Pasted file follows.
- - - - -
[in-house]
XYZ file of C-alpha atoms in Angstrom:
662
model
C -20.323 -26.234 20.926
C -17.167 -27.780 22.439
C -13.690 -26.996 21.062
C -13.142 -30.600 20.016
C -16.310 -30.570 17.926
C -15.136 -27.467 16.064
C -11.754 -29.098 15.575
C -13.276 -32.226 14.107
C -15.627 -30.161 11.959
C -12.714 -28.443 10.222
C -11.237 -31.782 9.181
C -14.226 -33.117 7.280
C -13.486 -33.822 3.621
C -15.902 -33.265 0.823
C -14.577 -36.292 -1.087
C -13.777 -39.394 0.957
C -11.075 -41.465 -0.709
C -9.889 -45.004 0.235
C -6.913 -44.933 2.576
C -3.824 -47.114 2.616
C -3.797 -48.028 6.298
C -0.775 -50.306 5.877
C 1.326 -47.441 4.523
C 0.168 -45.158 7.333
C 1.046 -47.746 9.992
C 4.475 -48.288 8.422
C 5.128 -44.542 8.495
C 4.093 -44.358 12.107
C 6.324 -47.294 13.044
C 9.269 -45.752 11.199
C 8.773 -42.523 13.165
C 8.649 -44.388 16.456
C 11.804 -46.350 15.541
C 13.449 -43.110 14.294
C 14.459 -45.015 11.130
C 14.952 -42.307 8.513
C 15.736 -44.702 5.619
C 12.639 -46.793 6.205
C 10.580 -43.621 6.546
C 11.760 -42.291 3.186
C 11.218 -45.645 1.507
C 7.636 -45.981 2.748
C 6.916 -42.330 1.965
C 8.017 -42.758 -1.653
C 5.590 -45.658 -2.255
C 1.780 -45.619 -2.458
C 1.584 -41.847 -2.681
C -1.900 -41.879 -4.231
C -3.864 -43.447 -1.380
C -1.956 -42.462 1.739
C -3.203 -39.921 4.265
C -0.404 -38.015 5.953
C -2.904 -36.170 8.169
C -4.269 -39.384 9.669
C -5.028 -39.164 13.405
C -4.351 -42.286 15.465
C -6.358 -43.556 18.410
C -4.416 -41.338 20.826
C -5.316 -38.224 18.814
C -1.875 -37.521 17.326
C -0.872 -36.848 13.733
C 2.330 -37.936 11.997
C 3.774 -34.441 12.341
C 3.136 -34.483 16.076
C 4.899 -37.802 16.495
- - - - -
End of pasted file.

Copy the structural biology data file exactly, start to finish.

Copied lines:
[in-house]
XYZ file of C-alpha atoms in Angstrom:
662
model
C -20.323 -26.234 20.926
C -17.167 -27.780 22.439
C -13.690 -26.996 21.062
C -13.142 -30.600 20.016
C -16.310 -30.570 17.926
C -15.136 -27.467 16.064
C -11.754 -29.098 15.575
C -13.276 -32.226 14.107
C -15.627 -30.161 11.959
C -12.714 -28.443 10.222
C -11.237 -31.782 9.181
C -14.226 -33.117 7.280
C -13.486 -33.822 3.621
C -15.902 -33.265 0.823
C -14.577 -36.292 -1.087
C -13.777 -39.394 0.957
C -11.075 -41.465 -0.709
C -9.889 -45.004 0.235
C -6.913 -44.933 2.576
C -3.824 -47.114 2.616
C -3.797 -48.028 6.298
C -0.775 -50.306 5.877
C 1.326 -47.441 4.523
C 0.168 -45.158 7.333
C 1.046 -47.746 9.992
C 4.475 -48.288 8.422
C 5.128 -44.542 8.495
C 4.093 -44.358 12.107
C 6.324 -47.294 13.044
C 9.269 -45.752 11.199
C 8.773 -42.523 13.165
C 8.649 -44.388 16.456
C 11.804 -46.350 15.541
C 13.449 -43.110 14.294
C 14.459 -45.015 11.130
C 14.952 -42.307 8.513
C 15.736 -44.702 5.619
C 12.639 -46.793 6.205
C 10.580 -43.621 6.546
C 11.760 -42.291 3.186
C 11.218 -45.645 1.507
C 7.636 -45.981 2.748
C 6.916 -42.330 1.965
C 8.017 -42.758 -1.653
C 5.590 -45.658 -2.255
C 1.780 -45.619 -2.458
C 1.584 -41.847 -2.681
C -1.900 -41.879 -4.231
C -3.864 -43.447 -1.380
C -1.956 -42.462 1.739
C -3.203 -39.921 4.265
C -0.404 -38.015 5.953
C -2.904 -36.170 8.169
C -4.269 -39.384 9.669
C -5.028 -39.164 13.405
C -4.351 -42.286 15.465
C -6.358 -43.556 18.410
C -4.416 -41.338 20.826
C -5.316 -38.224 18.814
C -1.875 -37.521 17.326
C -0.872 -36.848 13.733
C 2.330 -37.936 11.997
C 3.774 -34.441 12.341
C 3.136 -34.483 16.076
C 4.899 -37.802 16.495